After four years of consideration, the U.S. Fish and Wildlife Service (USFWS) announced earlier this month that the ashy storm-petrel—a seabird that breeds on 35 islands and rocky outcrops in the northeast Pacific—has been denied protection under the Endangered Species Act (ESA).
“It’s frustrating,” said Shaye Wolf, a biologist at the Center for Biological Diversity. “The ashy storm-petrel is a rare and unique California species that is often overlooked and hasn’t been given the management or conservation attention that it deserves.”
The USFWS denied the ashy storm-petrel protection under the ESA for the first time in 2009—a decision challenged by the Center for Biological Diversity. After reassessing the findings the USFWS defended its original outcome.
In a statement issued by the agency, the USFWS wrote that it found that despite a range of threats, the ashy storm-petrel is experiencing “natural population fluctuations” rather than long-term population decline. In addition, the USFWS said the bird’s historical range has remained the same, indicating that over time there has been no loss.
“I think that conclusion is problematic,” she said. “In my mind and based on the science, the ashy storm-petrel should be protected as it faces a multitude of threats and needs the safety net of the act.”
Sooty-brown and about the size of a swallow, the ashy storm-petrel is endemic to the California Current, nesting on offshore islands and rocks from Mendocino county to Ensenada, Mexico. Russell Bradley, a senior scientist at Point Blue Conservation Science, estimates that about half of the global population of ashy storm-petrels nests on the Southeast Farallon Island each summer.
While the Farallones are a sanctuary for migratory and nesting birds, an abundance of house mice has become a major threat to the ashy storm-petrel. Because there are so many mice, migratory burrowing owls, that would otherwise move on, have taken to overwintering on the island. But during the colder months the number of mice decreases and the burrowing owls, looking for a new food source, prey upon adult ashy storm-petrels.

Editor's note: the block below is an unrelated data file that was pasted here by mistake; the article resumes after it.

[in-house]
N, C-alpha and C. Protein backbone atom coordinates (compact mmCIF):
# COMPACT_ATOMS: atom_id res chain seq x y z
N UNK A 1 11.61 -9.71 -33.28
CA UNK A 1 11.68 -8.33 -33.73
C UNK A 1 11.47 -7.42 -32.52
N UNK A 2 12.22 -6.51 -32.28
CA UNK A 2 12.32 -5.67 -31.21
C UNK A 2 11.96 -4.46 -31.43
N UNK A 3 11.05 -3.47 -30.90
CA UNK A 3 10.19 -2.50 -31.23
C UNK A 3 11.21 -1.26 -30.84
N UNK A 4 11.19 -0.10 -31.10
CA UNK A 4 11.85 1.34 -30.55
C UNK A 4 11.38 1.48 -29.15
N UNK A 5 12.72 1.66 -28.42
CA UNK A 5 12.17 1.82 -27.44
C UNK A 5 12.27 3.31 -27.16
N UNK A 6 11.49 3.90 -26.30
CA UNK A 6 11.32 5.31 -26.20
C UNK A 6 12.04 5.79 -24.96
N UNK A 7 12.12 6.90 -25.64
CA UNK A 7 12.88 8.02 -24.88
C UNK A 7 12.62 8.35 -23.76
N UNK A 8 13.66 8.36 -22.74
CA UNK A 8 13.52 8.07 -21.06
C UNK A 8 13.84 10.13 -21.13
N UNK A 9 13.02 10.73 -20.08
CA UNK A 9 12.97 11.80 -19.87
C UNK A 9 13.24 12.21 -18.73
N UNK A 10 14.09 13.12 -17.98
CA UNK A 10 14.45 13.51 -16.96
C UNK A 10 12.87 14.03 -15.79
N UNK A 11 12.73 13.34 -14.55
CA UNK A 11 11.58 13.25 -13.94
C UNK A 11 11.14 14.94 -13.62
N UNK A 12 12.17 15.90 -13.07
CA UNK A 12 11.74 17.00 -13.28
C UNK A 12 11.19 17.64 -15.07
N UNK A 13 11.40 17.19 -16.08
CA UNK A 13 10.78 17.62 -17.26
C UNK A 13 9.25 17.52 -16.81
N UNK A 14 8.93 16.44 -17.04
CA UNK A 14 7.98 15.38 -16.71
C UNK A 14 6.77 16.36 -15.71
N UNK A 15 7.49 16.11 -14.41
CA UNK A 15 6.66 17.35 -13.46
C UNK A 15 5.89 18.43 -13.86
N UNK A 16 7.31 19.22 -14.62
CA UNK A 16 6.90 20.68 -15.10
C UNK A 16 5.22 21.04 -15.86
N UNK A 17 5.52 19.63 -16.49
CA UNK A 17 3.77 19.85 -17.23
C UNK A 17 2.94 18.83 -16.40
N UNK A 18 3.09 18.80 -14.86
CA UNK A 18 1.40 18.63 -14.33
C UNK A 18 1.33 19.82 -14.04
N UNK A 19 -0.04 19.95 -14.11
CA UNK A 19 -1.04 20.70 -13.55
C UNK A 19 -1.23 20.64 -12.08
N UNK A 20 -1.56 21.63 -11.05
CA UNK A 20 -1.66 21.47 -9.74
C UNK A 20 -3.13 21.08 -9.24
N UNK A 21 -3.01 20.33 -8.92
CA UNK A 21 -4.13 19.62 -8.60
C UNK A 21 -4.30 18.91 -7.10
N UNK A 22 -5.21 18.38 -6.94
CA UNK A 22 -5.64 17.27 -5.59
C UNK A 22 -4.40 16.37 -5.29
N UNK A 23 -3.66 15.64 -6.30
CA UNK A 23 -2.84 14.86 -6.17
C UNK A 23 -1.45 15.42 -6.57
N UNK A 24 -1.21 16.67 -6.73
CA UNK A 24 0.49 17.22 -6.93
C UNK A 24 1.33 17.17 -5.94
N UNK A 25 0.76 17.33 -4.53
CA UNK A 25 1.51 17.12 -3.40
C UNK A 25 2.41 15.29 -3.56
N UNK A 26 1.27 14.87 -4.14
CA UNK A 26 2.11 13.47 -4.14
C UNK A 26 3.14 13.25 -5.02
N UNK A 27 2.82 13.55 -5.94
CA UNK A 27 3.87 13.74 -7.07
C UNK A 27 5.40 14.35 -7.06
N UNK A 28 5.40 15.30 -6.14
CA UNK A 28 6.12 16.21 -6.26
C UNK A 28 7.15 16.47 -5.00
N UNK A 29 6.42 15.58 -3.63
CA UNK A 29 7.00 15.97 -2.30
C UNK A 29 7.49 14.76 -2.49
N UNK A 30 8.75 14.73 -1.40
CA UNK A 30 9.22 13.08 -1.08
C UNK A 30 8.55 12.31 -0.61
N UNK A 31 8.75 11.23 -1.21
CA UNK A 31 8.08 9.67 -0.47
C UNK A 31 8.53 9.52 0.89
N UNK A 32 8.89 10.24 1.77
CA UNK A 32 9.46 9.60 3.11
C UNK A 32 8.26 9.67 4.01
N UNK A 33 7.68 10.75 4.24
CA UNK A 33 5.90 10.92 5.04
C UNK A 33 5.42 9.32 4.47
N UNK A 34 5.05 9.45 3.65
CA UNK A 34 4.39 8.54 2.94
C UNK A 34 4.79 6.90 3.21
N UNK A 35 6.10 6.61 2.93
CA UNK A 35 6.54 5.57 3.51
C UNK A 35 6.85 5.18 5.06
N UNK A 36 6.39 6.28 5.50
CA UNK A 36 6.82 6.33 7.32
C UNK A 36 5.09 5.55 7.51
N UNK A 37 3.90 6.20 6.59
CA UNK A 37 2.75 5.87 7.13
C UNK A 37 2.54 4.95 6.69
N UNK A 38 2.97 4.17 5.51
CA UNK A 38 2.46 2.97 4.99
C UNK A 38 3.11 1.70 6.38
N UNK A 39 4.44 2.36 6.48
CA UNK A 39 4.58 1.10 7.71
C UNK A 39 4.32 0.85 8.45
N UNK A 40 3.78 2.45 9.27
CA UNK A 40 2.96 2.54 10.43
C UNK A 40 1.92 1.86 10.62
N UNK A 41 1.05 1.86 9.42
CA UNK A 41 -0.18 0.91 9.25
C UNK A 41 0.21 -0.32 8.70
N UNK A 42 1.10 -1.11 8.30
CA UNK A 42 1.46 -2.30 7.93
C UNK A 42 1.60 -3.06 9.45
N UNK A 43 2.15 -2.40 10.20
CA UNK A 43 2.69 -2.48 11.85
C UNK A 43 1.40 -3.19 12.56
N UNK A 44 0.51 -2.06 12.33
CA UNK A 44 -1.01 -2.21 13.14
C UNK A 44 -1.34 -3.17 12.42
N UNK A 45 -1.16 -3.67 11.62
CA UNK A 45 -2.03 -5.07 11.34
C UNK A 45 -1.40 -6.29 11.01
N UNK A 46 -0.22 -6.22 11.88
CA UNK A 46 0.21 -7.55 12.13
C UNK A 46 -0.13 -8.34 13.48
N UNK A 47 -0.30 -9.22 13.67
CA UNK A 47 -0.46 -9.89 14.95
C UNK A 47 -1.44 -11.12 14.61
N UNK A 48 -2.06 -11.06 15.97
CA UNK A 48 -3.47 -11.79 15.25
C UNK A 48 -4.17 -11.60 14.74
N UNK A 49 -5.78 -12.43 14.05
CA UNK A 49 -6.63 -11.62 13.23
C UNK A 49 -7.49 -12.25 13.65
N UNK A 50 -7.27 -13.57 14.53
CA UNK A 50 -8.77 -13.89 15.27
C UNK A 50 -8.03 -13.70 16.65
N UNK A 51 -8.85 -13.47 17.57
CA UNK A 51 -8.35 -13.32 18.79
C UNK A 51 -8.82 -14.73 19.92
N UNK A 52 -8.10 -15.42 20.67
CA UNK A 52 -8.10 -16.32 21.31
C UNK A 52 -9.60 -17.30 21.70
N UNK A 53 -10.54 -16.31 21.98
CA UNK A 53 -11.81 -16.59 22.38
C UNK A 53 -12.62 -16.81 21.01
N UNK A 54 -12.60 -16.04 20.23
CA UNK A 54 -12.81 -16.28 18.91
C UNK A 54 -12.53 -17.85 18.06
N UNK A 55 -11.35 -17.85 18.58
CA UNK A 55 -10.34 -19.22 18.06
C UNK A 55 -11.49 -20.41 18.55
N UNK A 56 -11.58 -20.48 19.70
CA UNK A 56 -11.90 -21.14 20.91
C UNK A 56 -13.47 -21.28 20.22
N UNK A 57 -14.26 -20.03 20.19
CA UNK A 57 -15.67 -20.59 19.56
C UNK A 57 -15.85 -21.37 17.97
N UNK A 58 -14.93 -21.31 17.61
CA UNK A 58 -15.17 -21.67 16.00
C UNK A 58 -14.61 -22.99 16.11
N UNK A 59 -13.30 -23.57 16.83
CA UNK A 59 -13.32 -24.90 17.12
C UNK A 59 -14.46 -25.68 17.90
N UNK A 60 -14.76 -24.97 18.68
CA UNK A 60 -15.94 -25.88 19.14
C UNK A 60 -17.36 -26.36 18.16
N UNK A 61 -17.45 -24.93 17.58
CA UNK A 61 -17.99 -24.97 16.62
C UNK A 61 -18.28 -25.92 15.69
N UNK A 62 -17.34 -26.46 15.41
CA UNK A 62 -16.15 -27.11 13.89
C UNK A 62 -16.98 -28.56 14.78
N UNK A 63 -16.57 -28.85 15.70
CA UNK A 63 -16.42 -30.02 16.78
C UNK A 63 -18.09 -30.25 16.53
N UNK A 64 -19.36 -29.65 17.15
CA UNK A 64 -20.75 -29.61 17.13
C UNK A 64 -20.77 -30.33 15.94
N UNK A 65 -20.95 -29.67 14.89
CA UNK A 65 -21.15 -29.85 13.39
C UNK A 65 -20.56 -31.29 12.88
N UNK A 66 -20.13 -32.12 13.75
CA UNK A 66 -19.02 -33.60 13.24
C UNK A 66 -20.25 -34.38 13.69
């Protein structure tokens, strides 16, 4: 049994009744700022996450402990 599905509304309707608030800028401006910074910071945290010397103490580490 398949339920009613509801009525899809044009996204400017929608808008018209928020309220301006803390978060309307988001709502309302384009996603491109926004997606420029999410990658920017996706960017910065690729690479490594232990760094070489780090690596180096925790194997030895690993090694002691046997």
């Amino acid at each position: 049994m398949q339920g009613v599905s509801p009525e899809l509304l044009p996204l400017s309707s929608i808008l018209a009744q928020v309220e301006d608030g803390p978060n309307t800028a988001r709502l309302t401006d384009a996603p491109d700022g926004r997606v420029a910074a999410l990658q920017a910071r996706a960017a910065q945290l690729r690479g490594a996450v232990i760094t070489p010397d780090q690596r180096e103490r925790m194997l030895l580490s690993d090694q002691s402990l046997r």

“When you have predation, like we’re seeing in the Farallones, it has a really big impact on the bird population,” said Bradley. “These ashy storm-petrels are not very quick to reproduce or replace their population and additional stressors can cause a lot of problems.”
In 2011, the USFWS proposed dropping rodenticide on Southeast Farallon in a bid to remove the invasive mice, and is currently taking public comment on a newly released Environmental Impact Statement for the project. Eradicating the mice could encourage the burrowing owls to continue their migration rather than search for an alternative food source on the islands.
While Wolf said she finds it somewhat contradictory to deny the ashy storm-petrel protection under the ESA but then cite population decline as a justification for the mouse eradication, she also said the project could help the birds.
“Regardless of whether it’s disappointing that the ashy storm-petrel isn’t protected under the act, they will still very much benefit from the removal of house mice from the island,” she said.
The ashy storm petrel is listed as a species of special concern by the California Department of Fish and Wildlife. It is considered to be endangered by the International Union for Conservation of Nature.